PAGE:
Poetry For Our Time

Poetry heals the wounds inflicted by reason. -Novalis

What happened on karaoke night (revision)

with 3 comments

Am I lame for re-posting the same poem? Maybe. But since I got such good comments, I kind of want to polish it. I sort of love it now.

You told me I seemed like the type of person
who takes everything in,
who soaks up the world, the way a sponge does water.

I don’t know how you,
you tall and lanky in that red t-shirt,
you looking at me in my blue v-neck
and jeans I’ve worked years to fit into again,
you of just a few conversations
on your and my singing and our little bits of history—
how you could know this of me.

I can’t understand how you,
you with that long coat
and black hair
and James Taylor voice,
you as you nonchalantly slip your long arm around my tiny shoulder,
how you can know this of me,
me with my big plans and no time,
me with my short body, you with your tall frame,
how you can know something
that some people I’ve lived with my whole life,
my whole life,
haven’t even begun to know.

I don’t get how I,
I who knows this-is-oh-so-wrong,
I who told myself I wouldn’t,
but I who finds your eyes
across the room–
I don’t get how I can let myself
go here.

But I do.

You, you with that black hair
and piercing eyes
and red shirt
you with the long coat and lanky frame,
you with your James Taylor voice
singing husky and shy compliments to me,
you’re right. I am a sponge.
I take everything in,
I let in all the words, I let in all the thoughts and feelings
I can absorb.

And right now, I,
all I want
to soak in
is the sensation—
yes. All I want right now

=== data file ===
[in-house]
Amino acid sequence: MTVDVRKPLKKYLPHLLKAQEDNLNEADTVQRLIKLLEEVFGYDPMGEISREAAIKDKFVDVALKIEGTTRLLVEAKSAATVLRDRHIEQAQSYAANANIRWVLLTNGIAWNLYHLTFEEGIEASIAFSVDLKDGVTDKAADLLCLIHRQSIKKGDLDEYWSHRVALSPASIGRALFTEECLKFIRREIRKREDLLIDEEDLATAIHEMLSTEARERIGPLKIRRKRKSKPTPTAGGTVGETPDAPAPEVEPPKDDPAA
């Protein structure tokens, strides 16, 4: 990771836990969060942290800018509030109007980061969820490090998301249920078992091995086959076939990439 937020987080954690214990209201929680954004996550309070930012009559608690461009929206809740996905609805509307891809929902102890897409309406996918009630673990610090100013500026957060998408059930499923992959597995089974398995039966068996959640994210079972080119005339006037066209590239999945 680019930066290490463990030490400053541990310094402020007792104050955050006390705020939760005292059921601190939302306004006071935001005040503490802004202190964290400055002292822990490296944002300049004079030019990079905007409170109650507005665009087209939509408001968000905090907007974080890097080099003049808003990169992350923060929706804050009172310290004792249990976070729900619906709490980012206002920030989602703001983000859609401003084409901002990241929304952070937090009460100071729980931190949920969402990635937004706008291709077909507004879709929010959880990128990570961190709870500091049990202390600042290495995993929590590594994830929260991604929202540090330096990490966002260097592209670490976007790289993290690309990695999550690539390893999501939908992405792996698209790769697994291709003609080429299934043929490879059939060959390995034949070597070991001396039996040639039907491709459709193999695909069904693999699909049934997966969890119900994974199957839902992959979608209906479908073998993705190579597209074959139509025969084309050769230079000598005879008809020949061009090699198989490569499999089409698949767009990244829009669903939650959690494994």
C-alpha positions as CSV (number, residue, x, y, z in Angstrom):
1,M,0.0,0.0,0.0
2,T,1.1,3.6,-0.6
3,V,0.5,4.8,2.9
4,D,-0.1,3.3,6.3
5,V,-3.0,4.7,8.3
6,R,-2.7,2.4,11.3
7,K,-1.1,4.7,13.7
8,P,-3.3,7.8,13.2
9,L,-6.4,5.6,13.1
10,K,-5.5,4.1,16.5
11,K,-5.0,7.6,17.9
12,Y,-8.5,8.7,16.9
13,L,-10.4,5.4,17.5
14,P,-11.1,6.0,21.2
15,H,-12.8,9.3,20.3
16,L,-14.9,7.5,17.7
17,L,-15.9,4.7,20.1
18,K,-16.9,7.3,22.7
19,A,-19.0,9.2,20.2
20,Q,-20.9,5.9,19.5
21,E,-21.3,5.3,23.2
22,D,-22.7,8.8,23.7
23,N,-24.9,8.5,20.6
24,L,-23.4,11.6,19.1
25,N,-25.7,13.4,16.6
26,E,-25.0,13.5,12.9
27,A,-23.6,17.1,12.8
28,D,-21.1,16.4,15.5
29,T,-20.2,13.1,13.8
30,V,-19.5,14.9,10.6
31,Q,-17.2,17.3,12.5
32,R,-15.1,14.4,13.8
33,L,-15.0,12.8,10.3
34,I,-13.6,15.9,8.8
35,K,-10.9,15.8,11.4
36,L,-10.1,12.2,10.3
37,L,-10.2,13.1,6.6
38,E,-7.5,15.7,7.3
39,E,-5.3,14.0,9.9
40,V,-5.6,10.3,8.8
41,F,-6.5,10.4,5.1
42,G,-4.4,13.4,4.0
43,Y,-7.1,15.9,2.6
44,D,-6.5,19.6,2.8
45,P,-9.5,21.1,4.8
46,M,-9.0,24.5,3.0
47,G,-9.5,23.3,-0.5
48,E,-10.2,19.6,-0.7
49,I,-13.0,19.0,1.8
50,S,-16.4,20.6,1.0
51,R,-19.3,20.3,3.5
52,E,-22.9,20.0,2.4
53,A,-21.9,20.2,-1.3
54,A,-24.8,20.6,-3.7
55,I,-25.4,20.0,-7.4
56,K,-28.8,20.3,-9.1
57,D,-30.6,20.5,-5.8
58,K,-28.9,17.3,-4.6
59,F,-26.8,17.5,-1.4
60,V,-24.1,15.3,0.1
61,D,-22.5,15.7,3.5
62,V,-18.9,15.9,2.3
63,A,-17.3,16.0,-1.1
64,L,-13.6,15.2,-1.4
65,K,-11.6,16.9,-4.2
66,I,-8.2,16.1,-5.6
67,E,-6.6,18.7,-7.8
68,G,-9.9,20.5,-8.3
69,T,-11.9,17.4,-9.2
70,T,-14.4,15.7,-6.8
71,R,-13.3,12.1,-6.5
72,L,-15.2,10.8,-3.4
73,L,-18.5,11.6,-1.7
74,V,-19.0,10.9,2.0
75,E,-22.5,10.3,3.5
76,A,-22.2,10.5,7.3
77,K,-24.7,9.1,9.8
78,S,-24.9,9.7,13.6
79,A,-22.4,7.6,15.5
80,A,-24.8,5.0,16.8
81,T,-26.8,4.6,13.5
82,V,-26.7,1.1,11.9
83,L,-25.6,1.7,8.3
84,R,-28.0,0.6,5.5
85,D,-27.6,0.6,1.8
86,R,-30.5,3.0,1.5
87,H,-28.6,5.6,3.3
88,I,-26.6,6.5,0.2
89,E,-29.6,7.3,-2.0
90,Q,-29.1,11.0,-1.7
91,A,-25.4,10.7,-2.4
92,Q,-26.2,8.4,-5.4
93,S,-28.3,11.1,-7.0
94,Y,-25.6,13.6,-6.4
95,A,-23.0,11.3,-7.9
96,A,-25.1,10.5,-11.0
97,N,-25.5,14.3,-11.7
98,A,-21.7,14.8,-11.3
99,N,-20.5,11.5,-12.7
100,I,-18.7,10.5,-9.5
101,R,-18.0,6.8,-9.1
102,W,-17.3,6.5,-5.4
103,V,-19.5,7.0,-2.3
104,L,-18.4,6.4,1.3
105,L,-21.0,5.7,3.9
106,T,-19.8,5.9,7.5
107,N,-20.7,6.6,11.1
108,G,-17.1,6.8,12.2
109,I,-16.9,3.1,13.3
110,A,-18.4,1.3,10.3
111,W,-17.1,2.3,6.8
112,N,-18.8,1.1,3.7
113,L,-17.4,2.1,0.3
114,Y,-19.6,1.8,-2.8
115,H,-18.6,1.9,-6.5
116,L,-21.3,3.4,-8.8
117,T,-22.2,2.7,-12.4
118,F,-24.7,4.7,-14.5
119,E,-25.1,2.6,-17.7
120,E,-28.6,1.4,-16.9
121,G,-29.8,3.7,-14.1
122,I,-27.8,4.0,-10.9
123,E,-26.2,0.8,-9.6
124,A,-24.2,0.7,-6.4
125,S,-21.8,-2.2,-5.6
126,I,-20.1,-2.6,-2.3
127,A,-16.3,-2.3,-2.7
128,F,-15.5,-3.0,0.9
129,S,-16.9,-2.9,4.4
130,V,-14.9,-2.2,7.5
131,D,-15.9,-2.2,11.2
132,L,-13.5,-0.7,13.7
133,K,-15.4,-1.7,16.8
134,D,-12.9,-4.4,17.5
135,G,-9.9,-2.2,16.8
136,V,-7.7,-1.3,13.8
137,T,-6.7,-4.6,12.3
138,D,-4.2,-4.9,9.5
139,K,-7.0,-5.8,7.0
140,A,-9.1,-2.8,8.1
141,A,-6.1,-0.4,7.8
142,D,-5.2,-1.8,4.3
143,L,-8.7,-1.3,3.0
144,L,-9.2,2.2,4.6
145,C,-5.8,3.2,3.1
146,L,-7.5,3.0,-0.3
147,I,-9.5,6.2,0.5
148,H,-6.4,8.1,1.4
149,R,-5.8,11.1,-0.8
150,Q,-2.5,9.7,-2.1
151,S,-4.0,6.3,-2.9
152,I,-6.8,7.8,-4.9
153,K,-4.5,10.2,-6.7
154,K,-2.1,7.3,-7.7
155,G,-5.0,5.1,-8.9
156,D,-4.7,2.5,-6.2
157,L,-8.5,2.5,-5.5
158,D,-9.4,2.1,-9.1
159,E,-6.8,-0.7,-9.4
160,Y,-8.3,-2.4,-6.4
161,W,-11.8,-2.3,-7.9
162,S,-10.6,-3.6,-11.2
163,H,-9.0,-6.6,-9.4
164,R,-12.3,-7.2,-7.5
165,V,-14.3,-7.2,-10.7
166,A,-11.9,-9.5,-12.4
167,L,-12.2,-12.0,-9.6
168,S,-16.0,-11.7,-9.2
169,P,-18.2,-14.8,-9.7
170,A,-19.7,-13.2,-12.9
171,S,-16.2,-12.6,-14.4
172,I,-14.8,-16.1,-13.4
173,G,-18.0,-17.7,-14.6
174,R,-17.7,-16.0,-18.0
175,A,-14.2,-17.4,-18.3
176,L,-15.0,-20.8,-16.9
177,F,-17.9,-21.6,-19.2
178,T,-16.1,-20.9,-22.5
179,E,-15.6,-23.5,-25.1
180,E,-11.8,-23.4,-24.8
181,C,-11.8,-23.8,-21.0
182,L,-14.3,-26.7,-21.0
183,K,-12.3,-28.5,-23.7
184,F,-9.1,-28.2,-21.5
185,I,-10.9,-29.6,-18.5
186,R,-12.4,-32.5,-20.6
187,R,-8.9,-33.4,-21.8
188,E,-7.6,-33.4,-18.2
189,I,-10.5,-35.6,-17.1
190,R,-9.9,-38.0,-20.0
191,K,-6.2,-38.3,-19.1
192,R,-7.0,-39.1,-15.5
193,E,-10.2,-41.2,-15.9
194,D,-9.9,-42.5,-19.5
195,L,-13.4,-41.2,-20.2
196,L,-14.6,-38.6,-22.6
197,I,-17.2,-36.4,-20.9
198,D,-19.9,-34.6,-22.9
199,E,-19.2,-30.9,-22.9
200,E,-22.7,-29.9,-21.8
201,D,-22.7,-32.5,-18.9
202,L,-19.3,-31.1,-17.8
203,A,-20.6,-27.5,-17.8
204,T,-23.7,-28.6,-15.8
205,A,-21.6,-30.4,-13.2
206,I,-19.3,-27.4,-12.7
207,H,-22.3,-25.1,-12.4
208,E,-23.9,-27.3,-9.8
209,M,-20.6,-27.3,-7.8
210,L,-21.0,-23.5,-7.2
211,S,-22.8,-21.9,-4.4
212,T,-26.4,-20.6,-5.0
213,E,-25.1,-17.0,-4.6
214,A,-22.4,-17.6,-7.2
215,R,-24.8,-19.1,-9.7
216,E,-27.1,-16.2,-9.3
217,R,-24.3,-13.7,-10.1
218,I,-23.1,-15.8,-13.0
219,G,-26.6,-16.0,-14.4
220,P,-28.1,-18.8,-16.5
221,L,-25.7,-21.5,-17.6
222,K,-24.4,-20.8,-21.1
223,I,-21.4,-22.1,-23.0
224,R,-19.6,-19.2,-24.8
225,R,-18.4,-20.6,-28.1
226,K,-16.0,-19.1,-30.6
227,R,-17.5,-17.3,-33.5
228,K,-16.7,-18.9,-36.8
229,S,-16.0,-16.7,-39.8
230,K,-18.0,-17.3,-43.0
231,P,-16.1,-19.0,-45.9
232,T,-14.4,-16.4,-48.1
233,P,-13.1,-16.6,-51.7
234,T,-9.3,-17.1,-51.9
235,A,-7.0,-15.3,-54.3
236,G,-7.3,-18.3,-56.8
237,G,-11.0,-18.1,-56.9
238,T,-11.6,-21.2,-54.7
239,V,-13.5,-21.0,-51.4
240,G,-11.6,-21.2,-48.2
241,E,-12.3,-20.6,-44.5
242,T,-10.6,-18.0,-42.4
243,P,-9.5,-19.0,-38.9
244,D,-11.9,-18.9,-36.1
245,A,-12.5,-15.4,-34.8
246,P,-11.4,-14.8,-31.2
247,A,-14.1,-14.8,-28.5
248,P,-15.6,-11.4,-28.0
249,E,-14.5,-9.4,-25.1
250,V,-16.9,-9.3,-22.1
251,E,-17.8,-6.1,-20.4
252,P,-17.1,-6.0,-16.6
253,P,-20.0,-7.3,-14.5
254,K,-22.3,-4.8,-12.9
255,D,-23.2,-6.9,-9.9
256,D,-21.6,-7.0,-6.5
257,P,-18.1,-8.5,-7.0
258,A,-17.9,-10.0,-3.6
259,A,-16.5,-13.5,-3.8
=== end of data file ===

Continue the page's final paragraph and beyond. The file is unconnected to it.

is the sensation
of your smoky mouth
against mine.


Written by Molly M M

April 20, 2009 at 12:14 am

Posted in Poem

3 Responses

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  1. YES! I think you’re definitely on to something here.


    April 25, 2009 at 3:35 pm

  2. Molly, nice revision. I like how this feels much more compact, tighter, even with just a few tweaks. Still, my instinct is to pull out some of the personal information that takes away from this narrative. For example, “and jeans I’ve worked years to fit into again” takes me away from the action of the moment and into this reality about the speaker that I don’t know is necessary. And I don’t feel like it’s a detail that adds any dimensions to the speaker that need to be explored here.

    I like the compare/contrast mode between the speaker and the male object, but the big vs. small comparisons get increasingly lackluster as they go on: “long arm/tiny shoulder”…ok…a nice visual; “short body/tall frame”…didn’t she just say that? It doesn’t invoke any picture, feels generic; “long coat/lanky frame”…more description of him, but nothing that really pops. I like this idea of size comparison, exploring it as if it is very important…I’m just not sure if it belongs in this poem. Inserting it once as a detail, OK…I can deal with that, but the consistent play isn’t having much of an effect as it is except to draw attention to some ineffectual adjectives.

    And the end…nice. I find myself wanting it to read:
    And right now, I,
    all I want
    to soak in
    is the sensation
    is the sensation
    of your smoky mouth
    against mine.

    Keep that motion. The yes is implicit.

    Really great revision, though.


    April 30, 2009 at 2:55 am

  3. Reading this again, I think it is the more physical details that don’t seem to work as well. Lines like “you as you nonchalantly slip your long arm around my tiny shoulder,” or “me with my short body, you with your tall frame” ground the poem in reality, and I sort of don’t want it there. This, to me, is that intellectual love affair that you have with a guy you’ve seen a few times at a bar or… karaoke… and the possibilities of the relationship are actually better than anything that could really happen. But as soon as he man physically touches the speaker, and as soon as the speaker describes the physical details, then the relationship becomes real, and disappointment is inevitable.

    I don’t know, does that make sense?


    May 2, 2009 at 4:07 pm

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